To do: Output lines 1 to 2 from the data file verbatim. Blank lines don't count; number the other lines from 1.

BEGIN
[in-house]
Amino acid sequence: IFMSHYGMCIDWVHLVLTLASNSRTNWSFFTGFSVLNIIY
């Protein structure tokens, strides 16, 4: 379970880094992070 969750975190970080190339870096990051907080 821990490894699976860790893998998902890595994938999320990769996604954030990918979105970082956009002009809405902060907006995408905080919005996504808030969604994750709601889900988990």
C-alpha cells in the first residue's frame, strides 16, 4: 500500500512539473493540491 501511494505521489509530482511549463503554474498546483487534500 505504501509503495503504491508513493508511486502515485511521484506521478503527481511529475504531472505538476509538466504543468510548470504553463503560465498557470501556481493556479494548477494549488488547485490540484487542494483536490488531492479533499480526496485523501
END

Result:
[in-house]
Amino acid sequence: IFMSHYGMCIDWVHLVLTLASNSRTNWSFFTGFSVLNIIY